I received a lot of guilt tripping about this move. I received it from my family. I received it from my mother’s friends. I even received it from my in-laws. People couldn’t understand how I could “abandon” my family when they needed me. That’s when I learned to set boundaries with people on their thoughts about my parent’s drinking. When my sister would guilt me about she being the only one around to help mom, I would remind her that she didn’t have to clean up after mom. When my dad made me feel bad, I would remind him that I am not the caretaker. When my friends would act surprised, I would match their surprise in how they responded. I had to get comfortable with people thinking I was selfish and thinking I was cold hearted.

If breaking away from a family filled with addiction is selfish, then I am proudly an incredibly selfish person. If learning to love myself away from my family was cold hearted, then my heart is made of ice and I can just throw on an extra blanket. Boundaries are not selfish and they are not cold hearted. Boundaries prevent enabling and they protect you. If you got anything from this article, I hope that it is to respect boundaries that others set with you and to set boundaries with others. There are some people you can be completely vulnerable with, my husband is my person for example, but it is unfair to expect that kind of acceptance from everyone.

Thanks for reading! I have received some great suggestions about what to write on in the next few weeks! Thanks for sending them to me. Please let me know if you have any ideas. Subscribe if you want to read more in the future and please share on social media! I want to continue fighting the stigma of what addiction looks like and I hope people get that from reading my stories.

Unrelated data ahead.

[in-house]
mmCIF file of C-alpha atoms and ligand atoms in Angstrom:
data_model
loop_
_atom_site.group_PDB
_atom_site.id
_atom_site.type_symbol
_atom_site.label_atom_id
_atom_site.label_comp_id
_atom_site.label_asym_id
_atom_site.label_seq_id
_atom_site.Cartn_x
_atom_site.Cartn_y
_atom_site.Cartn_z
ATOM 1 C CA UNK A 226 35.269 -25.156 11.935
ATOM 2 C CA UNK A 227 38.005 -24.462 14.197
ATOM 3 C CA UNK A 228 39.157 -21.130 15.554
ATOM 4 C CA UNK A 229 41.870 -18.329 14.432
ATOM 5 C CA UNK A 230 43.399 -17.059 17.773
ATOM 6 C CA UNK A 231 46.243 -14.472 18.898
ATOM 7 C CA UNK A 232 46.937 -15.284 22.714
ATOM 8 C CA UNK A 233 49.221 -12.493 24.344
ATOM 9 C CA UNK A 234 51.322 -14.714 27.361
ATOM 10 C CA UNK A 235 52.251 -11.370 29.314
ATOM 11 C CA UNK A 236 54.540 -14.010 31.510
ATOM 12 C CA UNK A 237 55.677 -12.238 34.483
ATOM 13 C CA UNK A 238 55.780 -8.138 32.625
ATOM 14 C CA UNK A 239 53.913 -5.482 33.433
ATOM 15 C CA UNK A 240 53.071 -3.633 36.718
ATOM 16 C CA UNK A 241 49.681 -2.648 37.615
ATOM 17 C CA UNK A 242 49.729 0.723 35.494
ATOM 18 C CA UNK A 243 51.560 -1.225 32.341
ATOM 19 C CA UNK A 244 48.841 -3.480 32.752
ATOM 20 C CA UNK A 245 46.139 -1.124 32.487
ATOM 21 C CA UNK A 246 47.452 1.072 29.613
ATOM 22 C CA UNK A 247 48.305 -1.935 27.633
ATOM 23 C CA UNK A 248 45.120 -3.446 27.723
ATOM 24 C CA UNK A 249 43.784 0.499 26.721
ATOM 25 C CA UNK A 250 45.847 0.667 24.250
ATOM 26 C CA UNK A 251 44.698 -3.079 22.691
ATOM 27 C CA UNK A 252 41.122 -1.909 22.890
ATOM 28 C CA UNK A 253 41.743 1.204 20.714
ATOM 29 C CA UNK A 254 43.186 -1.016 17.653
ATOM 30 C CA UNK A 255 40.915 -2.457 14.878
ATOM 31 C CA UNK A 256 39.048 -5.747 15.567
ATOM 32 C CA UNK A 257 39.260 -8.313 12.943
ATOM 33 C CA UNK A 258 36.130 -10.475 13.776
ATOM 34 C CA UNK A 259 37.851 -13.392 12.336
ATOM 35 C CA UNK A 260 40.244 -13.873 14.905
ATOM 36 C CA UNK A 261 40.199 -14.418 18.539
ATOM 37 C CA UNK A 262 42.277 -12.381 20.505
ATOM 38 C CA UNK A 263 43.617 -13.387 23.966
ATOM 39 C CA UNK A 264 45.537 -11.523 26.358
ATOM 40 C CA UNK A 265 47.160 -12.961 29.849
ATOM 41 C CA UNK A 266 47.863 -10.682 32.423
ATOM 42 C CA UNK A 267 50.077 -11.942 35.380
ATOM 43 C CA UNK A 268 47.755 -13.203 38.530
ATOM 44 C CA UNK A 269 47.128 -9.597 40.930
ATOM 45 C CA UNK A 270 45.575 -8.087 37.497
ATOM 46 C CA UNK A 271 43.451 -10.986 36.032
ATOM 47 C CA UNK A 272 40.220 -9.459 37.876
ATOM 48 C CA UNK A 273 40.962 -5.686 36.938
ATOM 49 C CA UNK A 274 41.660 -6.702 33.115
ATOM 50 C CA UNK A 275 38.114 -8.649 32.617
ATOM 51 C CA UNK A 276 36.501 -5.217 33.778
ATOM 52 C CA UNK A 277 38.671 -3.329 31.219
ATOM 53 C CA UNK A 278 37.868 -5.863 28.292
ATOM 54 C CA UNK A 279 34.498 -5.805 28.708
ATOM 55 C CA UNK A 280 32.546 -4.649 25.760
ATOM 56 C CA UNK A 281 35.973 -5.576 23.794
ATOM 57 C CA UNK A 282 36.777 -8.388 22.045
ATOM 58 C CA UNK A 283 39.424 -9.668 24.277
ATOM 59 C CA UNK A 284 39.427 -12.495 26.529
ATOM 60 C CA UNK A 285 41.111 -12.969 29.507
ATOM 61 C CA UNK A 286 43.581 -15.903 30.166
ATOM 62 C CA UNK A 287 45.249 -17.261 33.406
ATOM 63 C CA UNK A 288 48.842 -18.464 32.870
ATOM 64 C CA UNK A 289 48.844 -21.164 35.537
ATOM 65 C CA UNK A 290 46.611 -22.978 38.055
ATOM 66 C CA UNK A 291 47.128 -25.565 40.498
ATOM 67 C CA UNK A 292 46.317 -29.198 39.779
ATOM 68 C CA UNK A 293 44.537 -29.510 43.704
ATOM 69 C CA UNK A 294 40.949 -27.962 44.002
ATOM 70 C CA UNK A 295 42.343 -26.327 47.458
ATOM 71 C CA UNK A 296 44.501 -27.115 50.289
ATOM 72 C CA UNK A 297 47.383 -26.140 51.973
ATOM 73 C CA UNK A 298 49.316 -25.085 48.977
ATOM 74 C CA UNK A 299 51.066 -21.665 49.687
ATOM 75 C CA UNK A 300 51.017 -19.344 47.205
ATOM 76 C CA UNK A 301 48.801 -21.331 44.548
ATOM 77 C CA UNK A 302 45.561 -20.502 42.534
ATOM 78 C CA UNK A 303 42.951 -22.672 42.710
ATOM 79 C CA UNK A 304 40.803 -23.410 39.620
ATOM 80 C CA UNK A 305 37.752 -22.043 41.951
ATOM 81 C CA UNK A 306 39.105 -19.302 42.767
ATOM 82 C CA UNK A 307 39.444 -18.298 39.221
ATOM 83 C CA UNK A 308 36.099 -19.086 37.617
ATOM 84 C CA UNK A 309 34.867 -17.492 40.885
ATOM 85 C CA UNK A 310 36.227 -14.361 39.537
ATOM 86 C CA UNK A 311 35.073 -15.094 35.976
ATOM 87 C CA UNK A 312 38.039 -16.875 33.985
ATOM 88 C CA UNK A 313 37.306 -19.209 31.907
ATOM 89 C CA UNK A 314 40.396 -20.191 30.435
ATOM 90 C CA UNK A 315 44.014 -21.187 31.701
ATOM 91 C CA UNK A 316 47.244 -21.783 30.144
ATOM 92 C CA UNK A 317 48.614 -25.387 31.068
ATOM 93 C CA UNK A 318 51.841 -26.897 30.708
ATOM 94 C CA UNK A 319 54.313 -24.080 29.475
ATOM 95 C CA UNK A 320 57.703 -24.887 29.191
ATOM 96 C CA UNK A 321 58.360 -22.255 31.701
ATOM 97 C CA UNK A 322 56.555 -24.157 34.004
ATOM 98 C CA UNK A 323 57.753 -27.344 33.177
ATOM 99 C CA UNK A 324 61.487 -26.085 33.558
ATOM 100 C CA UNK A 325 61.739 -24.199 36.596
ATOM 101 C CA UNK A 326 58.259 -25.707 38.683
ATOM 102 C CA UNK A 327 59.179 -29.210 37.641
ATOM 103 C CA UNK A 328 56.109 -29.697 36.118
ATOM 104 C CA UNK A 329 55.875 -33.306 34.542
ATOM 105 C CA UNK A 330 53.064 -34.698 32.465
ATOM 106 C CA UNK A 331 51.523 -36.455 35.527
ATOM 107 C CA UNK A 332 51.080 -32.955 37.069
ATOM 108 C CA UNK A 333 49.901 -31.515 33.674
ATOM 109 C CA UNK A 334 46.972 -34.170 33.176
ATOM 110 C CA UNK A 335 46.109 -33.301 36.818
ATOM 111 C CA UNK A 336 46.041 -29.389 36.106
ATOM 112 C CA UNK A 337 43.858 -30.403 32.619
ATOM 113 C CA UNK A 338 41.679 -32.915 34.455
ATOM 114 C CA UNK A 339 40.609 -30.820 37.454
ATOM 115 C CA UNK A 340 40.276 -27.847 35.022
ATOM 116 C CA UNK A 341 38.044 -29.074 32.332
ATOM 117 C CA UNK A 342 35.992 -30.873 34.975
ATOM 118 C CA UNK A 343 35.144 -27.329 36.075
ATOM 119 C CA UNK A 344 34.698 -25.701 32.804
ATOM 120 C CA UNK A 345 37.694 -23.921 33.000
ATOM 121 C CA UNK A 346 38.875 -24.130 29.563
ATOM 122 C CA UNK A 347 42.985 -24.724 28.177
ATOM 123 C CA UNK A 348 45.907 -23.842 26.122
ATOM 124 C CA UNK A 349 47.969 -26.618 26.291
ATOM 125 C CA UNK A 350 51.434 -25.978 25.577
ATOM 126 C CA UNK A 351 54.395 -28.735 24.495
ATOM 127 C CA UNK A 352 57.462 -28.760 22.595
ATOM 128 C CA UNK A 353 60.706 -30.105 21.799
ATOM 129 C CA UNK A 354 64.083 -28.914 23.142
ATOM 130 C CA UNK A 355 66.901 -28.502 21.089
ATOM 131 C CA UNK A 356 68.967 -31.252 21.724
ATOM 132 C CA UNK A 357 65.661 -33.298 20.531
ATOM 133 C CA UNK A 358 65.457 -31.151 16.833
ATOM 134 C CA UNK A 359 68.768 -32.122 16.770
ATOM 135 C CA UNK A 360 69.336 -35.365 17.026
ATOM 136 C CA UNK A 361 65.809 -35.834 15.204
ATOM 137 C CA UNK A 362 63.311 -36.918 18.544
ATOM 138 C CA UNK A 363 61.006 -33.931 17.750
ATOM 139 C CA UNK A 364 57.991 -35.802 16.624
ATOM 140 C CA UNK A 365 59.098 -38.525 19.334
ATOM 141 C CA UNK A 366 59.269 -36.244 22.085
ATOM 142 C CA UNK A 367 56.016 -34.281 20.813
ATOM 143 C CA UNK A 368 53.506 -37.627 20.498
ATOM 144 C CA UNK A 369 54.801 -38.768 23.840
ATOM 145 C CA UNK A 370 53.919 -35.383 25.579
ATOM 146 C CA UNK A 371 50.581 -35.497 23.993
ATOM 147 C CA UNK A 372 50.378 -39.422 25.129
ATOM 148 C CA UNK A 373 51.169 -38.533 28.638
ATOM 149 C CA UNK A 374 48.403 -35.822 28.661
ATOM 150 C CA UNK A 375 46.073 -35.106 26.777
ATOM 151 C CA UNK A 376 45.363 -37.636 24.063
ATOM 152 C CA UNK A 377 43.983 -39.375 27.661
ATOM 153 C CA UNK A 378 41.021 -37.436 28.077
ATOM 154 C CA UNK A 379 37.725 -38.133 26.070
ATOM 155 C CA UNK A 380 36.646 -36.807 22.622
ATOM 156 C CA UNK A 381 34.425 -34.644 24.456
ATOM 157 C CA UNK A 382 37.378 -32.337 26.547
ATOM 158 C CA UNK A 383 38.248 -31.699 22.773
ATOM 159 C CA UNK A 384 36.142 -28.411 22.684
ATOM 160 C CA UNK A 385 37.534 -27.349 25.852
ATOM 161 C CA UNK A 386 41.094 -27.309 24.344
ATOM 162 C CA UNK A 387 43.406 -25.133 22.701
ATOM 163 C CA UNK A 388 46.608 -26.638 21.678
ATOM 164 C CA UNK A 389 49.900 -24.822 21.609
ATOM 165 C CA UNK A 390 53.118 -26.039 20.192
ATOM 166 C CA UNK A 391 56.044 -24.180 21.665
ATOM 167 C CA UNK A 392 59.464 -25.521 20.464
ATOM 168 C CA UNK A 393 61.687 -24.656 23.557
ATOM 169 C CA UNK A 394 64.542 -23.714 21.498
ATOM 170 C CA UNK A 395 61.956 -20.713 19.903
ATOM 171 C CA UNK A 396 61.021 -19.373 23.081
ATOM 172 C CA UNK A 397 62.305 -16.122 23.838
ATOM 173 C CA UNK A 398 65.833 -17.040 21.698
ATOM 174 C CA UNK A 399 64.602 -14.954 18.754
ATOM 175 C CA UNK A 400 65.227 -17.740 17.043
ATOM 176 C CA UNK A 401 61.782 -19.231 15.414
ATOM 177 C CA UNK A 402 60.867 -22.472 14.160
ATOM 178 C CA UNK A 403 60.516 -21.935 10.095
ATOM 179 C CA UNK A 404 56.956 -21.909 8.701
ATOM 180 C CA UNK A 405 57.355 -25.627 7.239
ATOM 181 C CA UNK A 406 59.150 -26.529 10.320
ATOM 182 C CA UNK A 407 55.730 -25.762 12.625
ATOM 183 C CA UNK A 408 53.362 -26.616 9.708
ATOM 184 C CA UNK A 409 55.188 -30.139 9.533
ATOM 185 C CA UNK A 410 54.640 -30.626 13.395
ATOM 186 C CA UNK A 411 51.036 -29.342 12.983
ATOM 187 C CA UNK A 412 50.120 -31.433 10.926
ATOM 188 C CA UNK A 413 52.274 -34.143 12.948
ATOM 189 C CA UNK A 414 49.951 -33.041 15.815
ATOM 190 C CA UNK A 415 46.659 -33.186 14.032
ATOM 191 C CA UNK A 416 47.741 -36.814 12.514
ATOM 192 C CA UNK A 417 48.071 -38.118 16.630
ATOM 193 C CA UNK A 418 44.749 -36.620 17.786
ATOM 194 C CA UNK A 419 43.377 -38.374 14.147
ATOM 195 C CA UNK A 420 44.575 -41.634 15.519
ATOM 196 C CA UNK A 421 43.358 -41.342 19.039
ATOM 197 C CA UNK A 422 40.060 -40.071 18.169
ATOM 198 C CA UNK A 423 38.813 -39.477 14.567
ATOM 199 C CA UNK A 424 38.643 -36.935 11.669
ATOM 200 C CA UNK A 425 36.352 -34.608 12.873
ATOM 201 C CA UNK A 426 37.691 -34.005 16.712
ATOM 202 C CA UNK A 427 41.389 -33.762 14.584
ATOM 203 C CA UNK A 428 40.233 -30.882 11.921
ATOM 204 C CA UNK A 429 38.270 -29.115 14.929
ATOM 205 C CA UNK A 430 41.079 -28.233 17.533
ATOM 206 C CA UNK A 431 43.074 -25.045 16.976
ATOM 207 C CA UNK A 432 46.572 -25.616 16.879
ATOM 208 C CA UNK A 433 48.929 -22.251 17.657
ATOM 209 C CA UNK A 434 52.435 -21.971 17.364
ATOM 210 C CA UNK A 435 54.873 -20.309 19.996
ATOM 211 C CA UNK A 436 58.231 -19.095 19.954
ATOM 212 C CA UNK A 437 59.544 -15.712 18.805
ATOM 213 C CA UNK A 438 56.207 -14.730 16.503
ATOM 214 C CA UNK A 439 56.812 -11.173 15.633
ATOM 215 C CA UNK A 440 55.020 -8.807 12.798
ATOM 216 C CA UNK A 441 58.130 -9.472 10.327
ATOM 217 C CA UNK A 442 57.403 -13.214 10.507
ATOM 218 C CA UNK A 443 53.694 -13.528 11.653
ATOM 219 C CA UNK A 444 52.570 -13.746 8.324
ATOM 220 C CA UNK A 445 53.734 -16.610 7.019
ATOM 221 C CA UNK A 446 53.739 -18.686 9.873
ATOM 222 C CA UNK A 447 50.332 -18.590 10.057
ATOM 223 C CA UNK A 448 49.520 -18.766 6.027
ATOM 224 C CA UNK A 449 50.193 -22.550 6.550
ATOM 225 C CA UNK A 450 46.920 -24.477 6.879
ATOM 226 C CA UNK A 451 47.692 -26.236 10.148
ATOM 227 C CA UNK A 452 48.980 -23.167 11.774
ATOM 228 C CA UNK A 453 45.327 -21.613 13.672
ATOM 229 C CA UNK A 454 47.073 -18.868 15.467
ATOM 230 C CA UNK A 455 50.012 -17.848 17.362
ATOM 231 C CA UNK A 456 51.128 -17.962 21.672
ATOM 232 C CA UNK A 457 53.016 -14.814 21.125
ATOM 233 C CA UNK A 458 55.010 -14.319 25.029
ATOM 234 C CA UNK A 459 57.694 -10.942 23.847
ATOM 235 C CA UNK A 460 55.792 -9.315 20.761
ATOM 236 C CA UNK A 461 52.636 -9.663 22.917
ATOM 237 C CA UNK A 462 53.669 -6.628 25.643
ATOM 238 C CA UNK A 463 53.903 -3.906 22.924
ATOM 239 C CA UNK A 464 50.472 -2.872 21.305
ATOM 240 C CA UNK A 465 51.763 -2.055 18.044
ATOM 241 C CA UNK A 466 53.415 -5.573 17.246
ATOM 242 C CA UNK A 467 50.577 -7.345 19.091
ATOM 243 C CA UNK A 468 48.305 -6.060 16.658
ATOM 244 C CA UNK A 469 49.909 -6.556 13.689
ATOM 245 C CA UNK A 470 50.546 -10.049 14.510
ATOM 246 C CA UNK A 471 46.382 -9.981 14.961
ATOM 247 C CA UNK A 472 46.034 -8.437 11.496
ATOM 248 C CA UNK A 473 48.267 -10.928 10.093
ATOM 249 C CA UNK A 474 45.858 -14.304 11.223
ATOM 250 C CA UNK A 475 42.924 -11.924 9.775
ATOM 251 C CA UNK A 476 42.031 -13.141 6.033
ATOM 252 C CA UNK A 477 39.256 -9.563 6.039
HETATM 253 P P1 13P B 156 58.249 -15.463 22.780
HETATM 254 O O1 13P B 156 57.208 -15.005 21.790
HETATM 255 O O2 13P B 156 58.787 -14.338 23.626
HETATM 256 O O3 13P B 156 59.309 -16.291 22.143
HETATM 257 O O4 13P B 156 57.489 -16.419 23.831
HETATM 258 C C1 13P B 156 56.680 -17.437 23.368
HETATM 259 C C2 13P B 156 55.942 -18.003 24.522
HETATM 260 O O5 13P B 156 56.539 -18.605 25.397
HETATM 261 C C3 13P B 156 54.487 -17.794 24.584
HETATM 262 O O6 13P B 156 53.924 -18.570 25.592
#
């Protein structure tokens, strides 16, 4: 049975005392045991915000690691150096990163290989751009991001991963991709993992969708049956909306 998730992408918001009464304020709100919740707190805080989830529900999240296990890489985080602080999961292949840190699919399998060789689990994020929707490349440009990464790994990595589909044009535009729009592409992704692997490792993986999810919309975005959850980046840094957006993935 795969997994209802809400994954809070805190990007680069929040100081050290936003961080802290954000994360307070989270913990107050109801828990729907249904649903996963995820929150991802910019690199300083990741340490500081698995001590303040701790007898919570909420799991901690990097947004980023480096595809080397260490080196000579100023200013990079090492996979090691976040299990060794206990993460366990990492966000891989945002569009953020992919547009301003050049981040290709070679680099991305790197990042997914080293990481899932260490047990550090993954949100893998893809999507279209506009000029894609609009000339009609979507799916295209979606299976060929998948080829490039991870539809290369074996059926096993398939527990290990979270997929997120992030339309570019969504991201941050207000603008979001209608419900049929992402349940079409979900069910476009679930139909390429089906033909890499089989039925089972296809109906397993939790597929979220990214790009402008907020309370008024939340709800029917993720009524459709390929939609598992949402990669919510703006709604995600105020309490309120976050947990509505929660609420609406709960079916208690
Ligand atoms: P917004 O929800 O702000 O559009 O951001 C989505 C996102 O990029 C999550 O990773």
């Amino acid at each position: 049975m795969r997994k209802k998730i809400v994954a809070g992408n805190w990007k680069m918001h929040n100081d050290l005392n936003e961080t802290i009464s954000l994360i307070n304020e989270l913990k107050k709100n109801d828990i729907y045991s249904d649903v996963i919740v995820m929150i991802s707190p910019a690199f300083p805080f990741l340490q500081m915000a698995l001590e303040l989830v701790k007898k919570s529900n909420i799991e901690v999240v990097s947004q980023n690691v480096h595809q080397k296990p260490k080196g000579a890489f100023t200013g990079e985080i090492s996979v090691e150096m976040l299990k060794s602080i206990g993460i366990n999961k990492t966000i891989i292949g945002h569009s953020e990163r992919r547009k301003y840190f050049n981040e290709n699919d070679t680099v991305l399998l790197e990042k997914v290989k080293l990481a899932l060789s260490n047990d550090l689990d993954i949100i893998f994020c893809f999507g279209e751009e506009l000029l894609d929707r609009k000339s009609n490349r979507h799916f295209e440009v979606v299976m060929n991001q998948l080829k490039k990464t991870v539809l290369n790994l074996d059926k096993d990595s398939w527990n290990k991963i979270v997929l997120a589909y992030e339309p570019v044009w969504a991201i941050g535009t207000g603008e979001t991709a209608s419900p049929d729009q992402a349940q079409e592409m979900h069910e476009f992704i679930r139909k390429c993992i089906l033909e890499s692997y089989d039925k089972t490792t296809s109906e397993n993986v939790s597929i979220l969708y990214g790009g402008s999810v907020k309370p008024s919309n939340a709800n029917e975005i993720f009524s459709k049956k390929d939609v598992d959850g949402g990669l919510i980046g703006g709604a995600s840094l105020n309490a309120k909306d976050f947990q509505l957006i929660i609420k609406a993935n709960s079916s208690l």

-Grumpy Sunshine

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Grumpy Sunshine

About me: Oh boy. The big thing here, my main focus, is that I am the adult child from an alcoholic home. My mother is a straight up, textbook, pain in the butt alcoholic. My dad drinks too much but probably wouldn’t be defined as an alcoholic. Enough about them. This is my about me. I love me. I learned to cope with my parent’s issues through my sense of humor. Sometimes I use it to distance myself, sometimes I use it because the situation really can be funny. I decided to start this blog because I can’t be the only person who appreciates humor in the darkest hours of our lives. And as a wise friend asked me today, why not invest in yourself? I hope you take something from these stories. It could be inspiration to address a family member’s problem, the strength to stand up for yourself, or even if it is just a laugh at my wonderfully awkward upbringing, I hope you get something out of this. My secret wish is that you find hope. Hope is hard to find and can be very dangerous when loving someone with addiction but, God, is it worse when you have none. Here’s hoping this helps someone.

3 thoughts on “Setting Boundaries”

  1. I’m currently married to an active alcoholic. and it’s very hard. Thank you for showing me how to navigate in the world because I have also felt unacknowledged of my feelings by family members and like you say, it’s ok. I will be ending my marriage. I can’t deal with the constant digs towards me, especially in front of my children
    I look forward to more posts from you!

    1. I will be thinking of you during this hard time! Remember to take care of yourself and thank you for the kind words!

  2. Being selfish is not easy for us. The judgements of others is more a reflection of them than you. Keep your head high xx